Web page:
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We Still Can’t Do It All

This article is part of ‘The Future of National Security Work.’

Words: Meg K. Guliford
Pictures: Nathan Oakley

May 6, 2020 made me realize that the strict wall I’d erected between my professional research and my home life had crumbled. I awoke to see “Rape During Civil War on my nightstand. I opened a drawer for the day’s hoodie and yoga pants and saw atop my dresser a trial transcript of graphic testimony from a civil war torture survivor. My formerly clear desk was now littered with books, drafts of dissertation chapters, and interview notes. And then I turned on the news to reporting of the fatal shooting of Ahmaud Arbery. The violence that I had worked so hard to confine to work now permeated every aspect of my life.

The global COVID-19 pandemic forced my work and personal space to become synonymous. In the ~250 square feet of my bedroom, I was expected to complete a dissertation about political violence as well as relax and recharge while thousands across the globe died from an unfamiliar virus and even more flooded streets across the globe to protest the continued injustices and violence directed at Black people.

I don’t know why I remain shocked and disappointed in myself for losing professional focus and motivation. How could I do anything when the world was seemingly falling apart around me with no outlets for my anxiety, frustration, and rage?

I wish that I wasn’t worried about the fieldwork trips not taken, the interviews not conducted, the archives not visited, the dataset not updated, and most importantly, the pages not written. But I’m not yet there.

But just as the pandemic presented a wide array of professional challenges, it also brought tremendous unforeseen opportunities. I channeled that anxiety, frustration, and rage into more public-facing writing and endeavors. These efforts drew on my status as a student of color, an educator, a former national security practitioner, and an emerging scholar. While each piece and appearance introduced me to new audiences, they were ultimately distractions from my pressing academic work. I used these tangential, yet important, endeavors as a means to try to reestablish that separation from my work life and personal life.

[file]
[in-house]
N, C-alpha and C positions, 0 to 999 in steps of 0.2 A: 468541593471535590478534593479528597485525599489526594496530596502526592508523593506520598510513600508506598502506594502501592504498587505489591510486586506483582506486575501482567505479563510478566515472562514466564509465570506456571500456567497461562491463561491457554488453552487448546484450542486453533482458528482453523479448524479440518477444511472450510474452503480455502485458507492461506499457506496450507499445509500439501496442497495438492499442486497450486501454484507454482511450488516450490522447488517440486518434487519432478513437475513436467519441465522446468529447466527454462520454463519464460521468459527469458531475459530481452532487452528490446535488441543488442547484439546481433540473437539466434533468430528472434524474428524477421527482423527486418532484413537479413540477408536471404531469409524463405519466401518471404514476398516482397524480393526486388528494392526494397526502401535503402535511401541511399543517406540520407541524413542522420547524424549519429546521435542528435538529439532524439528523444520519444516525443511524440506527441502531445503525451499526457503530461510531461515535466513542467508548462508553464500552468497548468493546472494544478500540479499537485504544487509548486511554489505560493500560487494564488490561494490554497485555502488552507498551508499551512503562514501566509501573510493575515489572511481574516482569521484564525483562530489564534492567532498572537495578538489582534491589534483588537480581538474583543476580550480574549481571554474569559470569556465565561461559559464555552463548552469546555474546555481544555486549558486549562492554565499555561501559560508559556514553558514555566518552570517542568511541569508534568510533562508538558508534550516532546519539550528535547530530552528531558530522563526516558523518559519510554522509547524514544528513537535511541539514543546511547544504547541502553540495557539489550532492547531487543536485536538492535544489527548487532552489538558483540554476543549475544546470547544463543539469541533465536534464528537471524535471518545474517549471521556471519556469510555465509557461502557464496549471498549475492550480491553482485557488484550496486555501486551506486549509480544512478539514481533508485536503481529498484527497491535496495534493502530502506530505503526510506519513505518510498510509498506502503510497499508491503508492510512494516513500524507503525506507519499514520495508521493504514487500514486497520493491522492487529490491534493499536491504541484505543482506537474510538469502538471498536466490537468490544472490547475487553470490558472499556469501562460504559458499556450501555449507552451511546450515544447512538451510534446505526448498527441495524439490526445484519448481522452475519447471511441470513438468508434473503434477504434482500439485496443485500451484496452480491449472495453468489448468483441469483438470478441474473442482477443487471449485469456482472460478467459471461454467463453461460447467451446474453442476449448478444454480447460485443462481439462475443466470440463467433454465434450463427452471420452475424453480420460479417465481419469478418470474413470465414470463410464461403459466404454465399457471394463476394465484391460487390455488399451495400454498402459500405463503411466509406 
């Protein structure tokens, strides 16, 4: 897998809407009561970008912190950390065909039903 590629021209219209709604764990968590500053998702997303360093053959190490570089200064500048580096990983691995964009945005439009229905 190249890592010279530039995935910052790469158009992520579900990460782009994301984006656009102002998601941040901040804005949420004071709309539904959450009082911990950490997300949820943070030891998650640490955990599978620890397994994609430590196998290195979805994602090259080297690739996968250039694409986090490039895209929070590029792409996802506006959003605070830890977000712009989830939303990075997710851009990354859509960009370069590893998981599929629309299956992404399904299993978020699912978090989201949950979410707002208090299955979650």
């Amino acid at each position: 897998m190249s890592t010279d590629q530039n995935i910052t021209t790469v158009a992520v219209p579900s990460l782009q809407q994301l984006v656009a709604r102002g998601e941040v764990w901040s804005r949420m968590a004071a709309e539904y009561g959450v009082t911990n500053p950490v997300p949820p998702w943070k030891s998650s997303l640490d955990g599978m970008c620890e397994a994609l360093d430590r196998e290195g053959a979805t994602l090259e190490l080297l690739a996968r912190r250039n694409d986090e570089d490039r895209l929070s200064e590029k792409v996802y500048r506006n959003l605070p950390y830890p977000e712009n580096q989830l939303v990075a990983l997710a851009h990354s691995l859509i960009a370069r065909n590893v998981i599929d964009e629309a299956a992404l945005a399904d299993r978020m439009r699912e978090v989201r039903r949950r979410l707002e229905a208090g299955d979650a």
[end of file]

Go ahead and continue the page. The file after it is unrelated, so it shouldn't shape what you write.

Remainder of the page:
I underestimated how much I had internalized societal expectations regarding productivity. I didn’t have to worry about working full-time and watching over small children attending elementary school via Zoom. I didn’t have to worry about my teenager sneaking out to spend time with friends. I didn’t have to care for an elderly parent. For many, I had no excuse for not seizing the moment. As a single woman with no children, the conventional assumption was that I had more time than ever and that this time should be a window of opportunity. But like many others, I was lonely and scared. The spontaneous conversations with colleagues and interactions with my students that once fueled my days evaporated seemingly overnight.

When I transitioned to Philadelphia in August for a fellowship at Perry World House, I made the investment in myself and decided to spend the additional money for housing that allowed me to dedicate a room as an office. I still had to work from home, but at least, I could now “close the door on violence.” I’m fortunate to now be able to access my office on campus and engage with colleagues in socially distanced, mask-adorned fashion. Even with this reset, though, I struggled to reconcile the time I had “wasted.” Even today, the guilt surrounding my perception of time lost remains overwhelming.

I’m struggling mightily to give myself the very grace I’ve encouraged so many others to give themselves throughout this year. I wish that I wasn’t worried about the fieldwork trips not taken, the interviews not conducted, the archives not visited, the dataset not updated, and most importantly, the pages not written. But I’m not yet there.

My biggest professional take-away from this pandemic year is that we have never been able to do it all despite what we may tell ourselves. In many respects, the national security community rewards those who present themselves as the busy, overworked professional. That’s not healthy for anyone. I don’t assume to know what’s best for anyone. But I’m focused on doing my best to reconcile that even if I can’t grab the brass ring, I can still have a darn good carousel ride.

Meg K. Guliford is a Vice-Provost Postdoctoral Fellow at the University of Pennsylvania in residence at Perry World House.

The Future of National Security Work is a series of articles that examine the experience of work during the COVID-19 pandemic, and the future of work once the pandemic has gone. For more in the series, check back here.

Meg K. Guliford

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